Is hearing loss an isolated issue that doesn’t affect my overall health? Can a simple sound amplifier take the place of hearing aids? Is there nothing I can do about that ringing in my ears?
Nearly all hearing problems can be effectively managed, but misconceptions can get in the way of continuing the journey to better hearing health. We’re busting five myths with facts to help you stay on track!
Myth: Hearing impairment simply comes with aging.
Fact: “Age is the strongest predictor of hearing loss” for 20- to 69-year-olds, per the National Institute on Deafness and Other Communication Disorders, but did you know that about two to three of every 1,000 U.S. kids enter the world with a detectable impairment? In Canada, an estimated 4 out of 1,000 children are born with some form of hearing loss or will develop it early. Plus, noise-related hearing damage — a cumulative and preventable problem — widely affects adults and youth.
Myth: Everyone will notice that I’m wearing hearing aids.
Fact: Hearing aids have evolved to become so much more sophisticated — and much smaller — than their yesteryear counterparts, with some models nestled invisibly in or behind the ear. You may be surprised to realize how many people are discreetly wearing hearing technology, which comes in many shapes, sizes, and styles to fit diverse listening and aesthetic needs.
Myth: A personal sound amplification product, or PSAP, will take care of my hearing loss.
Fact: Wearable electronic amplifiers, designed to hear environmental sounds for those who don’t have hearing loss, only make a sound louder and are neither currently FDA-regulated nor recommended to treat actual hearing loss. Inappropriate use of PSAPs could even cause or aggravate hearing damage, so it’s best to let your hearing care professional evaluate your hearing and help you determine the best solution for your unique listening needs.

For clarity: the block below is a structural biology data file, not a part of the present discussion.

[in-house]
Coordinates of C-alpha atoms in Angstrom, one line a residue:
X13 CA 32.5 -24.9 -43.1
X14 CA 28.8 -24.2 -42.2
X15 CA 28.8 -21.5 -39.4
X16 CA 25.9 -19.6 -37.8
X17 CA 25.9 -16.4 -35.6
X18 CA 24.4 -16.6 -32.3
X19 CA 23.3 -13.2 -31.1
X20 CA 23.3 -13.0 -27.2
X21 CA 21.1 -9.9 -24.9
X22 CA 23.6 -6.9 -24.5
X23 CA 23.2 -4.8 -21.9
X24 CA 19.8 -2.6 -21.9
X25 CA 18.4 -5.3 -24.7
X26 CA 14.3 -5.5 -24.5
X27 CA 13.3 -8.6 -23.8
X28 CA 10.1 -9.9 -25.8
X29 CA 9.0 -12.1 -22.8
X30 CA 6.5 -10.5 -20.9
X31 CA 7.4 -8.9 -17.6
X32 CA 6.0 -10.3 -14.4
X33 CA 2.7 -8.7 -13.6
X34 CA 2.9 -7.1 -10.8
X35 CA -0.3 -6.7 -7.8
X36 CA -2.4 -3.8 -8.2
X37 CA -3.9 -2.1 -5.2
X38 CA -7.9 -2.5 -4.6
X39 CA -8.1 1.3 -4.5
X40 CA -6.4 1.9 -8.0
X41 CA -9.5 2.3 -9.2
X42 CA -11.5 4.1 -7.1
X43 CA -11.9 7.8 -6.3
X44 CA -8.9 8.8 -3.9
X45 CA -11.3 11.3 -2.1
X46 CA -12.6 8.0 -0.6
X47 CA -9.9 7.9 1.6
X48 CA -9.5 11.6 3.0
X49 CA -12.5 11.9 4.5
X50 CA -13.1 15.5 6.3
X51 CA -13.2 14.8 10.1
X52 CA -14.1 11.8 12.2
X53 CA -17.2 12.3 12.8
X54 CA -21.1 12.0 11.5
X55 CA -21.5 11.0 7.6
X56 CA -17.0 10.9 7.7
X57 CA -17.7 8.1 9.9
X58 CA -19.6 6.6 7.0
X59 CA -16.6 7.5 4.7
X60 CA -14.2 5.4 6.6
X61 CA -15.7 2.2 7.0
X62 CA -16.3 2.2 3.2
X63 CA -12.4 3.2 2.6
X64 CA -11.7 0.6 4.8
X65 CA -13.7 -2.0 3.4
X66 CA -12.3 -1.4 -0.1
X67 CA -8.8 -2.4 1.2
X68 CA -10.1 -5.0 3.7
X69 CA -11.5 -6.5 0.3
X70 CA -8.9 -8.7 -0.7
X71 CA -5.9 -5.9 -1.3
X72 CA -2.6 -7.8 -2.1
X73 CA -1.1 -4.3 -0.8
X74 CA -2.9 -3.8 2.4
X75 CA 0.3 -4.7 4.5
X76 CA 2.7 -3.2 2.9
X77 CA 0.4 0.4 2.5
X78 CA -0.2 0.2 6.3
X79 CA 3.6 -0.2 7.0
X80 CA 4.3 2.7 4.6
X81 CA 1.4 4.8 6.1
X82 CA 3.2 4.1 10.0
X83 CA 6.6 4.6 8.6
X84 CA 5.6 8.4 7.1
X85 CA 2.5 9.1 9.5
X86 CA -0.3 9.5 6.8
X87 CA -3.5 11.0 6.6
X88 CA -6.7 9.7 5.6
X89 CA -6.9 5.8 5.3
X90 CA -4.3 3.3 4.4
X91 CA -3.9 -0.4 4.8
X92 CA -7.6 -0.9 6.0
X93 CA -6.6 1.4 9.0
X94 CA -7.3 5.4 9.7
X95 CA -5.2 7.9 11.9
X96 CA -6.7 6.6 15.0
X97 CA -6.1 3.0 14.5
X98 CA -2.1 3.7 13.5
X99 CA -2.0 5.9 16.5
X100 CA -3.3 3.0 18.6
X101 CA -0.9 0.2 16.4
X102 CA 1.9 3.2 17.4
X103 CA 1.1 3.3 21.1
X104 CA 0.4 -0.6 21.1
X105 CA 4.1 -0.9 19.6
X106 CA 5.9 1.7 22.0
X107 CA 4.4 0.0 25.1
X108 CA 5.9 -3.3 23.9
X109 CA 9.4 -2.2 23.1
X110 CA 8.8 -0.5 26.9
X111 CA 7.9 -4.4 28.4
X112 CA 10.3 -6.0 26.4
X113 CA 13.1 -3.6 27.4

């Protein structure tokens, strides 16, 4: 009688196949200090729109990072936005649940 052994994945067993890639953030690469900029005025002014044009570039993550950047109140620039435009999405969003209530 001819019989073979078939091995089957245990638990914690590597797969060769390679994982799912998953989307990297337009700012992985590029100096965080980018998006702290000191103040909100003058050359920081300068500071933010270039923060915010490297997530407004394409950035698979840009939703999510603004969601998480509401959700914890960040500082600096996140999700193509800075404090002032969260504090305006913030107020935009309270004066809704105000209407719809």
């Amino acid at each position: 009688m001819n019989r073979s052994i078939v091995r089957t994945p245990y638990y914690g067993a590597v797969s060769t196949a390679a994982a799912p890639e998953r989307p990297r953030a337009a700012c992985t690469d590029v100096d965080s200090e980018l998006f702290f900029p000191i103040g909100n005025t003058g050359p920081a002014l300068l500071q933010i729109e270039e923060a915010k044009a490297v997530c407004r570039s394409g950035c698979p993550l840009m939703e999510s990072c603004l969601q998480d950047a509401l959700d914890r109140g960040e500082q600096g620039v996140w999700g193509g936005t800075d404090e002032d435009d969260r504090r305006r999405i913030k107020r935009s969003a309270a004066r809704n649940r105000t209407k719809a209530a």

Myth: That ringing in my ears is all in my head, and nothing can be done about it.
Fact: If you perceive a ringing, buzzing, whistling, or humming in your ears that nobody else seems to hear, you may be among the 8 to 25 percent of adults worldwide with chronic tinnitus, a condition that can be managed. Tinnitus is commonly linked to health issues such as hearing loss. Treatments such as behavioral therapies and devices that may include hearing aids can make a difference in handling the problem.
Myth: Hearing loss is an isolated issue that doesn’t affect my overall health.
Fact: On the contrary, hearing loss is a chronic public-health challenge that, if left untreated, can have far-reaching consequences for physical, mental, social, and even financial wellness. For example, individuals with severe hearing loss are five times as likely to develop dementia, and untreated hearing loss can reduce household earnings by as much as $30,000.
Knowledge is power, so don’t let myths and misconceptions keep you from making moves to hear your best. For additional information about hearing, tinnitus, hearing aids, and more, or to schedule a hearing test, give us a call. We’re here to help!
- World Health Organization. Deafness and Hearing Loss. http://www.who.int/news-room/fact-sheets/detail/deafness-and-hearing-loss. Accessed Aug. 15, 2018.
- National Institute on Deafness and Other Communication Disorders. Quick Statistics About Hearing. https://www.nidcd.nih.gov/health/statistics/quick-statistics-hearing. Accessed Aug. 15, 2018.
- Canadian Hearing Society. Facts and Figures. https://www.chs.ca/facts-and-figures. Accessed Aug. 15, 2018.
- U.S. National Library of Medicine. The Effect of Tinnitus Retraining Therapy on Chronic Tinnitus: A Controlled Trial. https://www.ncbi.nlm.nih.gov/pmc/articles/PMC5562945/. Accessed Aug. 15, 2018.
- Johns Hopkins Medicine. Hearing Loss and Dementia Linked in Study. https://www.hopkinsmedicine.org/news/media/releases/hearing_loss_and_dementia_linked_in_study. Accessed Aug. 15, 2018.
- Northern Virginia Resource Center for Deaf and Hard of Hearing Persons. BHI: People With Untreated Hearing Loss Lose Income Annually. https://nvrc.org/bhi-people-with-untreated-hearing-loss-lose-income-annually/. Accessed Aug. 15, 2018.